Our final day saw us crossing the border into Italy, which was just less than an hour’s hike above the refuge (which provided an excellent packed lunch for us all), up the Col de Seigne. The col was quite steep with a few streams to cross formed from melting snow from above.
There were a few more people on this part of the route, mainly elderly people. It was inspiring to see super-fit seventy-year-olds taking on this epic hike. However, we did see a young guy that had run out of steam, who was lying on the ground. We offered him some sugary snacks and some water, while his friend came to pick his backpack up, before leaving him there (what a great friend!). After making sure he was OK we continued to the top of the col.
Do you see that feint spiky mountain in the valley in the photo above? Well, our finishing point in Courmayeur was just behind that. So there was still a fair distance to travel in fact, the whole day’s hike was about 35km. For me, this leg of the journey was the best part. The alpine views from this valley and the next one were epic, and among the best I have seen.
Our route saw us traversing the Col Chécroui, a balcony high on the mountainside. This gave us views of how the Glacier Miage cut through rock forming the valley. Although, we were preoccupied with the number of marmots running around the meadows either side of the hiking trail.
As we descended towards Courmayeur, we were considering taking the Dolonne cable car down into Courmayeur itself. This was due to tired feet and aching bodies, but once we got to the top of the cable car, we found out that it was not running.
So we stopped at the restaurant at the top to refuel with ice cream, before setting off again. The route took us down an old downhill mountain bike trail. It got pretty steep, and Carolyn and I found it easier to actually run down the mountain. It was much easier on our knees and quads to speed up for the last 700m of descent. As we started running, we came across a guy with a broken arm. He had fashioned a sling from a buff and used a climbing carabiner to attach it to his backpack. This was obviously a recent injury, but it didn’t stop him running with us.
Although we probably would have taken the option of getting on the cable car, we were glad we finished it off properly with that last downhill section. It gave us a great sense of achievement for completing our planned route on foot.
Carolyn and I had a plan to have a beer and a big bowl of pasta in Courmayeur. However, by the time we got into the town square by the church, we only had 30 minutes to spare before meeting our taxi to take us back to our car in St Gervais. Luckily this was enough time for a celebratory beer.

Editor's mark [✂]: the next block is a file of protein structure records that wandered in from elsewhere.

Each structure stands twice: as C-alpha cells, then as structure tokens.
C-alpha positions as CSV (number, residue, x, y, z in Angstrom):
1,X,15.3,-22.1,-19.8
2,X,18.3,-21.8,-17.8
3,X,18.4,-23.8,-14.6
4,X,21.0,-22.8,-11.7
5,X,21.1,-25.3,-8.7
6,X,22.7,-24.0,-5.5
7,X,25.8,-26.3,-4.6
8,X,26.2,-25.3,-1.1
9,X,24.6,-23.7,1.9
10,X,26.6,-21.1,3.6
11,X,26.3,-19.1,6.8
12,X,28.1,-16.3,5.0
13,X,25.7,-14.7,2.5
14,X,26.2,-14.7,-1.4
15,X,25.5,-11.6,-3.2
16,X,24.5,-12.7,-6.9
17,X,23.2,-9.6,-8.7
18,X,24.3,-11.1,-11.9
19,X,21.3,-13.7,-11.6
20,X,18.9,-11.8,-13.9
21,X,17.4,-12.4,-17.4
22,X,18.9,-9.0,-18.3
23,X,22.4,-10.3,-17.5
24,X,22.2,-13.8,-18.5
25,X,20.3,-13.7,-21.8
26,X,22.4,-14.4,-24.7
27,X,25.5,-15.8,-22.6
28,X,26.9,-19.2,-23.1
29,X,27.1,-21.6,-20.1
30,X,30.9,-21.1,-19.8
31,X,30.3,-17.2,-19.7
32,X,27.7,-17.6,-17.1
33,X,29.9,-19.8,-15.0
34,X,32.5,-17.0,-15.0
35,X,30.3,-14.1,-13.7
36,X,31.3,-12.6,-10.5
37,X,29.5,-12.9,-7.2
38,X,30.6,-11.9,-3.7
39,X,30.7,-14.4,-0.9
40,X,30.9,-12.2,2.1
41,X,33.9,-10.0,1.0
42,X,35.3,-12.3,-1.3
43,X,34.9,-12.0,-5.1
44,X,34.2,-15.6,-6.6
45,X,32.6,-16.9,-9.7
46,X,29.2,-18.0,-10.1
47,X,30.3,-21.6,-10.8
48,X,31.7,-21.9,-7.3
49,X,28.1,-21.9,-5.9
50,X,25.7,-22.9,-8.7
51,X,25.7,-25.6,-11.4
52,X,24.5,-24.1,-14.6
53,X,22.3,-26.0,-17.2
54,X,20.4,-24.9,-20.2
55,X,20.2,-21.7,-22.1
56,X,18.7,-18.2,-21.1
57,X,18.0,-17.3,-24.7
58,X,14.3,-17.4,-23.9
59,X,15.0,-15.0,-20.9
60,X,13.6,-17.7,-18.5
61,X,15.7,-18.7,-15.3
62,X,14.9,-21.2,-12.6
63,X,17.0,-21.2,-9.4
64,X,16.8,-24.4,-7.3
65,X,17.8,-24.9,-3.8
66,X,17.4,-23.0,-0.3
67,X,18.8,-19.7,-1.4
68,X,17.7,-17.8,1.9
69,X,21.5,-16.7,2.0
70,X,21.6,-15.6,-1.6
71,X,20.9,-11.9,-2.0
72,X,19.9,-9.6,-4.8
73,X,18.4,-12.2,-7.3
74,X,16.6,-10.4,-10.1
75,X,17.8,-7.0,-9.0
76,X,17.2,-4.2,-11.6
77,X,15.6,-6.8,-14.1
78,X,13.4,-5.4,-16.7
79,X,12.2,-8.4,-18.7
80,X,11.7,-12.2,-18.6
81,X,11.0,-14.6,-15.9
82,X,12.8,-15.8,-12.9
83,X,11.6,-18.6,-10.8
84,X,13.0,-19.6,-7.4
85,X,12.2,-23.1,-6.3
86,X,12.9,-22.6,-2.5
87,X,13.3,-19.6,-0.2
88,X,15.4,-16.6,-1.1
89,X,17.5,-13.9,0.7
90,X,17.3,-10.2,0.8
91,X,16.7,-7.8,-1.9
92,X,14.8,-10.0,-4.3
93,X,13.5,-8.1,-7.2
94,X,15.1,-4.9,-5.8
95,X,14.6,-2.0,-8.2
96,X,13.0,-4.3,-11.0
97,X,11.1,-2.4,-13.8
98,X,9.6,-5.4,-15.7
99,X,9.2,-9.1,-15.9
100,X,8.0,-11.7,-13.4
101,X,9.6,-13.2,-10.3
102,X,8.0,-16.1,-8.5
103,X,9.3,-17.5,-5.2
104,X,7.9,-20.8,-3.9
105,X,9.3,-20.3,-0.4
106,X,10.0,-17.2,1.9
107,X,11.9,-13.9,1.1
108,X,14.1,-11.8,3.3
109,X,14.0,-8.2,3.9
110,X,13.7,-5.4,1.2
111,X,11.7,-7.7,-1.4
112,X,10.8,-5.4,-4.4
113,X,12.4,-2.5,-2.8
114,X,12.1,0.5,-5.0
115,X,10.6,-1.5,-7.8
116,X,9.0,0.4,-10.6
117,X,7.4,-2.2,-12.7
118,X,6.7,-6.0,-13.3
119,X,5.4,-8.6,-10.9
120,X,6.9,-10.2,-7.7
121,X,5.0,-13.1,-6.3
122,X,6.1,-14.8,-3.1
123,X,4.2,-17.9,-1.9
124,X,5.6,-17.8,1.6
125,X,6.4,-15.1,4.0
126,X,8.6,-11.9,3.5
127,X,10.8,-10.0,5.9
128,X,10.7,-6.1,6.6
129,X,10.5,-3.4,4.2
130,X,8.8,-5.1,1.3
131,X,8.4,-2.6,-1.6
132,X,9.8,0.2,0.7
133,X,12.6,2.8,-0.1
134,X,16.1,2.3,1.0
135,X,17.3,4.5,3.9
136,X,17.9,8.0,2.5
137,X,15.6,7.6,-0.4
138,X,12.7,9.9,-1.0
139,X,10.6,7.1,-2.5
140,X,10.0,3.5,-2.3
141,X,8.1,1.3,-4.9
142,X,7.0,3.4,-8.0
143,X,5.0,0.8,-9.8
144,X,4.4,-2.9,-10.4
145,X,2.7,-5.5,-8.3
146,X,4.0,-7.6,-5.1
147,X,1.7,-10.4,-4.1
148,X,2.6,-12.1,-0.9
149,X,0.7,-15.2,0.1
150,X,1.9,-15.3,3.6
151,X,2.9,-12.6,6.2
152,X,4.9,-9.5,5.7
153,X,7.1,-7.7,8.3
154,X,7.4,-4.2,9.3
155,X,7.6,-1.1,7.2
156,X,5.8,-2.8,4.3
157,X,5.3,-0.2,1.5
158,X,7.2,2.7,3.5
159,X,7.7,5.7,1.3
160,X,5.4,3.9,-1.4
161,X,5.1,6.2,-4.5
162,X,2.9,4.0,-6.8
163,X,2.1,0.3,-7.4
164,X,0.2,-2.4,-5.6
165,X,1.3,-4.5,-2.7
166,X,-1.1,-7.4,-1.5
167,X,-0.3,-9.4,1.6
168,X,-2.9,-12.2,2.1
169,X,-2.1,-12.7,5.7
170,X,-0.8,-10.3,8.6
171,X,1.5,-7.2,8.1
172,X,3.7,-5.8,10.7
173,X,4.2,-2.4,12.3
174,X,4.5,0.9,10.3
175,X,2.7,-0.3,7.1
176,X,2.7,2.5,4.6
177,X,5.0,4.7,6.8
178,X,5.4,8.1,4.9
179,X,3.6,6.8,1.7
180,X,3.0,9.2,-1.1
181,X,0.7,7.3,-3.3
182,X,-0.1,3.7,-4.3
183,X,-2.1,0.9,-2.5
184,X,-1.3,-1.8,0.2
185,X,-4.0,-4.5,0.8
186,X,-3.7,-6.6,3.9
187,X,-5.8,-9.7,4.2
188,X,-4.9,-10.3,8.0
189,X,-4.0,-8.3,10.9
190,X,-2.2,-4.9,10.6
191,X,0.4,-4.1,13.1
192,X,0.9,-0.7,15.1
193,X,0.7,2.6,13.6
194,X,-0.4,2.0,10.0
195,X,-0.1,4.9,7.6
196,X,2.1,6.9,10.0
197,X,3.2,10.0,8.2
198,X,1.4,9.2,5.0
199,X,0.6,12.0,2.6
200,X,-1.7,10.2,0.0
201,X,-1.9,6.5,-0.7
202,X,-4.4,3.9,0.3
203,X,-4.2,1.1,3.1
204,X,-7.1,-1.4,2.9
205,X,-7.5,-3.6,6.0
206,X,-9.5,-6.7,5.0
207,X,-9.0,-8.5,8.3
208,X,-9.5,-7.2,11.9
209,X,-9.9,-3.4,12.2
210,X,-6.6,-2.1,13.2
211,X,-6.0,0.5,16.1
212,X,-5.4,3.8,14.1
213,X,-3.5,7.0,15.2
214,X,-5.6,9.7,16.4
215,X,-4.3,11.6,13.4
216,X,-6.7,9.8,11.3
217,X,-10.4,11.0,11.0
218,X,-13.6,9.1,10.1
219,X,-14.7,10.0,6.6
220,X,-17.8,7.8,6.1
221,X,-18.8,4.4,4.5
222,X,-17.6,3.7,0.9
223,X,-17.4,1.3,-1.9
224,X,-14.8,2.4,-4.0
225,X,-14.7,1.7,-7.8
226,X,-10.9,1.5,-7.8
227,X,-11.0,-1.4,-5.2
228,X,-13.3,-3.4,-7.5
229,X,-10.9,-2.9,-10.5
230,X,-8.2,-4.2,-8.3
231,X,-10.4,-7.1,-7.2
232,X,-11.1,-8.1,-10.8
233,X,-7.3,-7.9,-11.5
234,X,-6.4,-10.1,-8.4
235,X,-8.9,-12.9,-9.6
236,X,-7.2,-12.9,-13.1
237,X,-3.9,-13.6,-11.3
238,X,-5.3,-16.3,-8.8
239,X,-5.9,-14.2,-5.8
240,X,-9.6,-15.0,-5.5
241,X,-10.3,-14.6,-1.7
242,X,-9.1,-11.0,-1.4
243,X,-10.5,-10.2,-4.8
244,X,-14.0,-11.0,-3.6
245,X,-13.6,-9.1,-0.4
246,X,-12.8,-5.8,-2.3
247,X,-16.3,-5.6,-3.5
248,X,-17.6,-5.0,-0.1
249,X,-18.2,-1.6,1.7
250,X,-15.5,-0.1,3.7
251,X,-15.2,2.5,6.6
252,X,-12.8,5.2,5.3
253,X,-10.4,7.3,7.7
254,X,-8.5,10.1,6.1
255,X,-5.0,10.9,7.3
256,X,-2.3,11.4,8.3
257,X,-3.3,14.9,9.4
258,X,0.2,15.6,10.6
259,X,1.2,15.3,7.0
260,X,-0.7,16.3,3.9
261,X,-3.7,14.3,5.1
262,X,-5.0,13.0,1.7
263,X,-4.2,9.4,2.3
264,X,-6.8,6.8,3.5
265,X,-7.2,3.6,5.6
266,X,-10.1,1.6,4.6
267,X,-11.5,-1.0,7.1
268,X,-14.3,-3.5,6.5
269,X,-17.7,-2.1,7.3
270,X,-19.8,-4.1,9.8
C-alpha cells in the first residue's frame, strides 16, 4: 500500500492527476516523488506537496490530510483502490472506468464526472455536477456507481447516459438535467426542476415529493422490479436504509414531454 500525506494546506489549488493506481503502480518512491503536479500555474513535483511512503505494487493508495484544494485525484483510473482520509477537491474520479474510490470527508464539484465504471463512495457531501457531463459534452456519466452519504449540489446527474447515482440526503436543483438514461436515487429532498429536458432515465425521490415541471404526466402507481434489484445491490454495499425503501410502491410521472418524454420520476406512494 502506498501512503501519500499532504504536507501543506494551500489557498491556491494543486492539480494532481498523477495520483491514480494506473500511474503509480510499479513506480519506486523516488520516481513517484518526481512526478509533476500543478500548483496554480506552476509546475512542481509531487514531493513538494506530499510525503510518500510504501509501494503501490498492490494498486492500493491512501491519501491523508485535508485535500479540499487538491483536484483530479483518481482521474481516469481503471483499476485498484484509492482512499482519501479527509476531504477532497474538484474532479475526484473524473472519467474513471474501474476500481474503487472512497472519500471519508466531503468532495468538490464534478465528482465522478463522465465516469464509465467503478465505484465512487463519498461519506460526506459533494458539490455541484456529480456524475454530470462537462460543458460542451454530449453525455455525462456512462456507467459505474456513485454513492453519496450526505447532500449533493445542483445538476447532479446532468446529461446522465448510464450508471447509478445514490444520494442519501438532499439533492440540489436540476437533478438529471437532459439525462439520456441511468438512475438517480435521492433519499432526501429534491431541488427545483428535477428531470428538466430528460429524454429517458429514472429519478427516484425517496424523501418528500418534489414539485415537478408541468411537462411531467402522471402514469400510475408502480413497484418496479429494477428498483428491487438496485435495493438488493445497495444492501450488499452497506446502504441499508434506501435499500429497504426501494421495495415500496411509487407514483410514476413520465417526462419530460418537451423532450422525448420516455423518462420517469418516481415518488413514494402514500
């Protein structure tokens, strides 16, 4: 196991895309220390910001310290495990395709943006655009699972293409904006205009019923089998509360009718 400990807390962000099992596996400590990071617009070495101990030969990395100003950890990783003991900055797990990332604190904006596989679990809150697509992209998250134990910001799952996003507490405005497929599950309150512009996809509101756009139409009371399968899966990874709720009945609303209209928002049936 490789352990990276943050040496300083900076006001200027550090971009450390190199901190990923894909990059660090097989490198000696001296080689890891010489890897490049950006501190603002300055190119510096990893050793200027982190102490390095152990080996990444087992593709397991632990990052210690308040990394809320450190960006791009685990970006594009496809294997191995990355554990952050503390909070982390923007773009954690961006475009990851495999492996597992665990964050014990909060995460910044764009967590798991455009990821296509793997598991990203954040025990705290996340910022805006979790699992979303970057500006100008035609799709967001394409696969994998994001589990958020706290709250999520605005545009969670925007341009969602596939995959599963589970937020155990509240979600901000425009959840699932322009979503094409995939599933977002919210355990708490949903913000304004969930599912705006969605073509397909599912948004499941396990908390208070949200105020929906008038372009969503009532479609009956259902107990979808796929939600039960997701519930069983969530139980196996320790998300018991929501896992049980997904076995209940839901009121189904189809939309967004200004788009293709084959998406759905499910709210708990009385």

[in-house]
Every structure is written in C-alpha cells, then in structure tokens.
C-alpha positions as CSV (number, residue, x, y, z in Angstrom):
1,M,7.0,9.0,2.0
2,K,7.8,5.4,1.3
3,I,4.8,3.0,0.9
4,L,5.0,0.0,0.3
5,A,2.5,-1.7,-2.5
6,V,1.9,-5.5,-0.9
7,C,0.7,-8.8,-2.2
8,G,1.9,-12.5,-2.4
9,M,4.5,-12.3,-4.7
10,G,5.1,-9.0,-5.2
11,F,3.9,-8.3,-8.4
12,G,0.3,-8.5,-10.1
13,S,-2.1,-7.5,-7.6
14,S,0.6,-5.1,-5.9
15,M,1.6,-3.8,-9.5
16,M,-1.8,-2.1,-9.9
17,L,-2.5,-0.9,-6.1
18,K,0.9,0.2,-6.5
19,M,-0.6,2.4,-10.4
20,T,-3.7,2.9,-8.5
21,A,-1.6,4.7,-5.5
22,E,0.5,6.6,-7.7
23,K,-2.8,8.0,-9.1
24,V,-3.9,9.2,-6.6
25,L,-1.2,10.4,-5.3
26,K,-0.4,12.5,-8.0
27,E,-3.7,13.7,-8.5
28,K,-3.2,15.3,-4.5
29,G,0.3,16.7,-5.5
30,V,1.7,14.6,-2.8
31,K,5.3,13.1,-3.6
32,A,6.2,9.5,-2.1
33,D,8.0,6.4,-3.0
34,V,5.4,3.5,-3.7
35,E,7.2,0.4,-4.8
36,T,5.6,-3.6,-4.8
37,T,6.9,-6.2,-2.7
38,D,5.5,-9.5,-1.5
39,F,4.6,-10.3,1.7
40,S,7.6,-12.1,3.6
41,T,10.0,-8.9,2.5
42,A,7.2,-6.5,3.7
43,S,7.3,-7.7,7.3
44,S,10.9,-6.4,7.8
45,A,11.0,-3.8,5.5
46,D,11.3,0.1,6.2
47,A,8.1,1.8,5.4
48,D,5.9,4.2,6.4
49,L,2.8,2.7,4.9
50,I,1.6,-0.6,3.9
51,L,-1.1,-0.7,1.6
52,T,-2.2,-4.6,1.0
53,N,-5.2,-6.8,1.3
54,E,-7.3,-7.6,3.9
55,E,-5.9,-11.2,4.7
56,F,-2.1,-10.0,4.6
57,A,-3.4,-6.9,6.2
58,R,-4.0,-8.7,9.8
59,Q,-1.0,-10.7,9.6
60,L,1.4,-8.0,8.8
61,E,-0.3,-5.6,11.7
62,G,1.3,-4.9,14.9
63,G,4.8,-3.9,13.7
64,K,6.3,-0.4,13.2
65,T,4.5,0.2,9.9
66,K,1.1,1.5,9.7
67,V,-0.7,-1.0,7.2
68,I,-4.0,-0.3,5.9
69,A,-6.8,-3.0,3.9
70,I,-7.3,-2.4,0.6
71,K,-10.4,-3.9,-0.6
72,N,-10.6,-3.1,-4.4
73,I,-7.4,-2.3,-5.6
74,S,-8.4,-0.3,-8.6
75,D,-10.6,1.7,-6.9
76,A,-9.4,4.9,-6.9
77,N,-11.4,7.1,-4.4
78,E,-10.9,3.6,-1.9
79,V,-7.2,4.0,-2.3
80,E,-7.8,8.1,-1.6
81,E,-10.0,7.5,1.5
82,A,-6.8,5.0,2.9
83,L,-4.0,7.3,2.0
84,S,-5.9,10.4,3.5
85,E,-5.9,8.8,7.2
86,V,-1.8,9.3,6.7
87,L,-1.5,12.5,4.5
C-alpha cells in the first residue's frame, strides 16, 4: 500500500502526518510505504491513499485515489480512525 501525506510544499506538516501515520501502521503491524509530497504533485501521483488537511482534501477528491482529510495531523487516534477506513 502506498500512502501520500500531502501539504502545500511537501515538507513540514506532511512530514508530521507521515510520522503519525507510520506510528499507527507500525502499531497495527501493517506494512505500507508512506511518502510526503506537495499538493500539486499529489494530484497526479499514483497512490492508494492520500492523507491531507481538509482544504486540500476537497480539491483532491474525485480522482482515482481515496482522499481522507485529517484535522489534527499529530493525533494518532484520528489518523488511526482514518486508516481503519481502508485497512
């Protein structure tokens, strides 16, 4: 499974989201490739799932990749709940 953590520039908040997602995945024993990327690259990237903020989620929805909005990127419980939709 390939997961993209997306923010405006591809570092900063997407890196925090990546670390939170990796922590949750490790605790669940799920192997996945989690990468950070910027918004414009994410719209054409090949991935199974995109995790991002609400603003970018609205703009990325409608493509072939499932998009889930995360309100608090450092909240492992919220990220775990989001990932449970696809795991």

Staying In A Refuge
I have stayed in refuges without running water and have had me virtually sleeping in the same bed as a stranger. The idea behind a refuge is to rest and refuel yourself for hiking, skiing, climbing and mountain biking in remote areas of the alps.
Some people are disappointed in the service refuges give, especially wealthy tourists. You need to remember that in many cases, they are resupplied by helicopter, due to their remoteness. And they are built for alpinists to rest on their way to some epic adventure. Therefore, you need to take all this in to account when staying in one.
Was It Difficult?
The first day we hiked 25km, the second, 34km and around 35km on the third day. This is a fair distance, but you have to take into account the elevation. You are constantly climbing and descending, which is hard work with a heavy backpack on. For me, the downhill sections were the hardest, as it puts lots of strain on your knees and quads.
The first few steps in the morning are not exactly inspiring. However, after about 15 minutes, you loosen up and feel fine to push on throughout the day.If you want to do anything like this, I recommend that you get some hiking in before you go. The training hikes we did proved invaluable and helped us massively.
I am not going to go into a full kit list, but as we were staying in refuges, we didn’t need to take camping equipment. Due to the coronavirus guidelines, we had to take our sleeping bags. In hindsight, we could have saved weight with just taking a liner, as it was pretty warm in the refuges.
We had to take clothing that covered the potential weather conditions you can experience in the Alps. So I took a good, breathable and waterproof jacket and trousers. But I walked in a technical t-shirt and shorts the whole time.
There was a bit of a debate, whether to wear trail running shoes or hiking boots. We took, both, as our bags had space. This may seem like unnecessary weight, but boots were good for hiking over snow and through water, while trail running shoes were cooler and more comfortable. The change in footwear was welcomed when it was needed.
The most important items we carried were snacks and water. The refuges did provide lunch, but it was good to keep topped up with fuel along the way. There are a few places where you can refill water bottles and hydration packs from natural springs.
Would I Do It Again?
I am glad I did the hike, but that box has been ticked now. I would love to do another hike from Courmayeur or nearby, with an overnight stay in a refuge. This would give me the chance to explore a part of the Alps that I am not familiar with, and I would make sure there would be time for that big bowl of pasta!